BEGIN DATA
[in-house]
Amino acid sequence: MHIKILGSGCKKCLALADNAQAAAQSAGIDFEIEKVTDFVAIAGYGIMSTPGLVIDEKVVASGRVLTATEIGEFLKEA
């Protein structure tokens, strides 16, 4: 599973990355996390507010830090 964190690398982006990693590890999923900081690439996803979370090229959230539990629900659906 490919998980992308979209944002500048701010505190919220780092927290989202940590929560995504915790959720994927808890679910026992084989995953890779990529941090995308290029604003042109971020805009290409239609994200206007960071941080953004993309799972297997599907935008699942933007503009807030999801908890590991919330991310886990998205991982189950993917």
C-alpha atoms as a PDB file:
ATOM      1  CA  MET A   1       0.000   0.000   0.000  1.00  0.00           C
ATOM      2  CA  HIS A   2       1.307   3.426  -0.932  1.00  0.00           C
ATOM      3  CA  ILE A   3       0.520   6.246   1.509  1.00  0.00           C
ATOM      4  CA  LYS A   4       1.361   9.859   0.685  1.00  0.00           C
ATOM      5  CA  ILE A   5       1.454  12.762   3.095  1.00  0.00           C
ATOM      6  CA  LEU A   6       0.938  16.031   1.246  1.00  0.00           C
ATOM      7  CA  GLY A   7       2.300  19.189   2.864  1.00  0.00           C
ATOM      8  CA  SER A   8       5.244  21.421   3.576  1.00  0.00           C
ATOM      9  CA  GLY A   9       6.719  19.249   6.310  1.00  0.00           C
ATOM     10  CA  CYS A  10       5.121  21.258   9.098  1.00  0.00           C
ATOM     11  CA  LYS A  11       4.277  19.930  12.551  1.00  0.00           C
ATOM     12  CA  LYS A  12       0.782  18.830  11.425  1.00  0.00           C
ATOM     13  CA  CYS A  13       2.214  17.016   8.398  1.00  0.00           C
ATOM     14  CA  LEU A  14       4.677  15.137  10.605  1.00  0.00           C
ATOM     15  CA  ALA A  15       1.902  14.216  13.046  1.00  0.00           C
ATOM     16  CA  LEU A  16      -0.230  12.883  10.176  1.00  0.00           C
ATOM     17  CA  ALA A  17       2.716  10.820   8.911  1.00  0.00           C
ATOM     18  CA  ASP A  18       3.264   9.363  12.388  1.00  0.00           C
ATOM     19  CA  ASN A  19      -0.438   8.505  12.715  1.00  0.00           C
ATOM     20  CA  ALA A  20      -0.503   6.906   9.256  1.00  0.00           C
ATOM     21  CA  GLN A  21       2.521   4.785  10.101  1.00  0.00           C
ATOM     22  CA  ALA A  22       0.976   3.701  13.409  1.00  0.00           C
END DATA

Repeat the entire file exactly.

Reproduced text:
[in-house]
Amino acid sequence: MHIKILGSGCKKCLALADNAQAAAQSAGIDFEIEKVTDFVAIAGYGIMSTPGLVIDEKVVASGRVLTATEIGEFLKEA
């Protein structure tokens, strides 16, 4: 599973990355996390507010830090 964190690398982006990693590890999923900081690439996803979370090229959230539990629900659906 490919998980992308979209944002500048701010505190919220780092927290989202940590929560995504915790959720994927808890679910026992084989995953890779990529941090995308290029604003042109971020805009290409239609994200206007960071941080953004993309799972297997599907935008699942933007503009807030999801908890590991919330991310886990998205991982189950993917």
C-alpha atoms as a PDB file:
ATOM      1  CA  MET A   1       0.000   0.000   0.000  1.00  0.00           C
ATOM      2  CA  HIS A   2       1.307   3.426  -0.932  1.00  0.00           C
ATOM      3  CA  ILE A   3       0.520   6.246   1.509  1.00  0.00           C
ATOM      4  CA  LYS A   4       1.361   9.859   0.685  1.00  0.00           C
ATOM      5  CA  ILE A   5       1.454  12.762   3.095  1.00  0.00           C
ATOM      6  CA  LEU A   6       0.938  16.031   1.246  1.00  0.00           C
ATOM      7  CA  GLY A   7       2.300  19.189   2.864  1.00  0.00           C
ATOM      8  CA  SER A   8       5.244  21.421   3.576  1.00  0.00           C
ATOM      9  CA  GLY A   9       6.719  19.249   6.310  1.00  0.00           C
ATOM     10  CA  CYS A  10       5.121  21.258   9.098  1.00  0.00           C
ATOM     11  CA  LYS A  11       4.277  19.930  12.551  1.00  0.00           C
ATOM     12  CA  LYS A  12       0.782  18.830  11.425  1.00  0.00           C
ATOM     13  CA  CYS A  13       2.214  17.016   8.398  1.00  0.00           C
ATOM     14  CA  LEU A  14       4.677  15.137  10.605  1.00  0.00           C
ATOM     15  CA  ALA A  15       1.902  14.216  13.046  1.00  0.00           C
ATOM     16  CA  LEU A  16      -0.230  12.883  10.176  1.00  0.00           C
ATOM     17  CA  ALA A  17       2.716  10.820   8.911  1.00  0.00           C
ATOM     18  CA  ASP A  18       3.264   9.363  12.388  1.00  0.00           C
ATOM     19  CA  ASN A  19      -0.438   8.505  12.715  1.00  0.00           C
ATOM     20  CA  ALA A  20      -0.503   6.906   9.256  1.00  0.00           C
ATOM     21  CA  GLN A  21       2.521   4.785  10.101  1.00  0.00           C
ATOM     22  CA  ALA A  22       0.976   3.701  13.409  1.00  0.00           C